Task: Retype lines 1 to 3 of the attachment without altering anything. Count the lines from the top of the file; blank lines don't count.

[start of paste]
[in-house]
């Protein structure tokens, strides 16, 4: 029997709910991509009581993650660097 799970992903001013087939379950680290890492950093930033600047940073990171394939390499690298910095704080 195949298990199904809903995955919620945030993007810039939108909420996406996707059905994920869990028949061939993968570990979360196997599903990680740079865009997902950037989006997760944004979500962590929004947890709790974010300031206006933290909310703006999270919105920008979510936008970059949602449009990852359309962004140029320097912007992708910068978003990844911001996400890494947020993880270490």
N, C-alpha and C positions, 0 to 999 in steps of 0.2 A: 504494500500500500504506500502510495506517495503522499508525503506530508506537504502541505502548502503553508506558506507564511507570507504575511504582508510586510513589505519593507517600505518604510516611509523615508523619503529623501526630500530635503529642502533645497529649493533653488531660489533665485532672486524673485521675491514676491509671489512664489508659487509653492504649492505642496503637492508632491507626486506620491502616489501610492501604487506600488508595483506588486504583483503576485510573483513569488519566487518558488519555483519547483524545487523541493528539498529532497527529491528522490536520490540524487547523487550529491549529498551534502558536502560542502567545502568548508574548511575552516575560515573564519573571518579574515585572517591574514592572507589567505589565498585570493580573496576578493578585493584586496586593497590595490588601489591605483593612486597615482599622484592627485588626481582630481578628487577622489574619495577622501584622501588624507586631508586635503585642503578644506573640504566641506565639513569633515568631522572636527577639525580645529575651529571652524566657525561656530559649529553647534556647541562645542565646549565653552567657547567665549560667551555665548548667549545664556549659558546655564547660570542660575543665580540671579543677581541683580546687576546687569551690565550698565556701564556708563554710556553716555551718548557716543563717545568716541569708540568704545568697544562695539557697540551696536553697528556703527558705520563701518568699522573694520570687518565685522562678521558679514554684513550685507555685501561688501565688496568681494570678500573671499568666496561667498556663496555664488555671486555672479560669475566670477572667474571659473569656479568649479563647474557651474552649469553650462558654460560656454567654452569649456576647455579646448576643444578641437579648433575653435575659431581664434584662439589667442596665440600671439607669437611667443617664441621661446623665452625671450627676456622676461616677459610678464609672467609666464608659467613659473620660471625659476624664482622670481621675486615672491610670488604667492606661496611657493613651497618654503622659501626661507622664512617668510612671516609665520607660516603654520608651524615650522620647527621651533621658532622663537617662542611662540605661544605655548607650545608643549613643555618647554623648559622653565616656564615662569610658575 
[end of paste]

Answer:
[in-house]
């Protein structure tokens, strides 16, 4: 029997709910991509009581993650660097 799970992903001013087939379950680290890492950093930033600047940073990171394939390499690298910095704080 195949298990199904809903995955919620945030993007810039939108909420996406996707059905994920869990028949061939993968570990979360196997599903990680740079865009997902950037989006997760944004979500962590929004947890709790974010300031206006933290909310703006999270919105920008979510936008970059949602449009990852359309962004140029320097912007992708910068978003990844911001996400890494947020993880270490």
N, C-alpha and C positions, 0 to 999 in steps of 0.2 A: 504494500500500500504506500502510495506517495503522499508525503506530508506537504502541505502548502503553508506558506507564511507570507504575511504582508510586510513589505519593507517600505518604510516611509523615508523619503529623501526630500530635503529642502533645497529649493533653488531660489533665485532672486524673485521675491514676491509671489512664489508659487509653492504649492505642496503637492508632491507626486506620491502616489501610492501604487506600488508595483506588486504583483503576485510573483513569488519566487518558488519555483519547483524545487523541493528539498529532497527529491528522490536520490540524487547523487550529491549529498551534502558536502560542502567545502568548508574548511575552516575560515573564519573571518579574515585572517591574514592572507589567505589565498585570493580573496576578493578585493584586496586593497590595490588601489591605483593612486597615482599622484592627485588626481582630481578628487577622489574619495577622501584622501588624507586631508586635503585642503578644506573640504566641506565639513569633515568631522572636527577639525580645529575651529571652524566657525561656530559649529553647534556647541562645542565646549565653552567657547567665549560667551555665548548667549545664556549659558546655564547660570542660575543665580540671579543677581541683580546687576546687569551690565550698565556701564556708563554710556553716555551718548557716543563717545568716541569708540568704545568697544562695539557697540551696536553697528556703527558705520563701518568699522573694520570687518565685522562678521558679514554684513550685507555685501561688501565688496568681494570678500573671499568666496561667498556663496555664488555671486555672479560669475566670477572667474571659473569656479568649479563647474557651474552649469553650462558654460560656454567654452569649456576647455579646448576643444578641437579648433575653435575659431581664434584662439589667442596665440600671439607669437611667443617664441621661446623665452625671450627676456622676461616677459610678464609672467609666464608659467613659473620660471625659476624664482622670481621675486615672491610670488604667492606661496611657493613651497618654503622659501626661507622664512617668510612671516609665520607660516603654520608651524615650522620647527621651533621658532622663537617662542611662540605661544605655548607650545608643549613643555618647554623648559622653565616656564615662569610658575 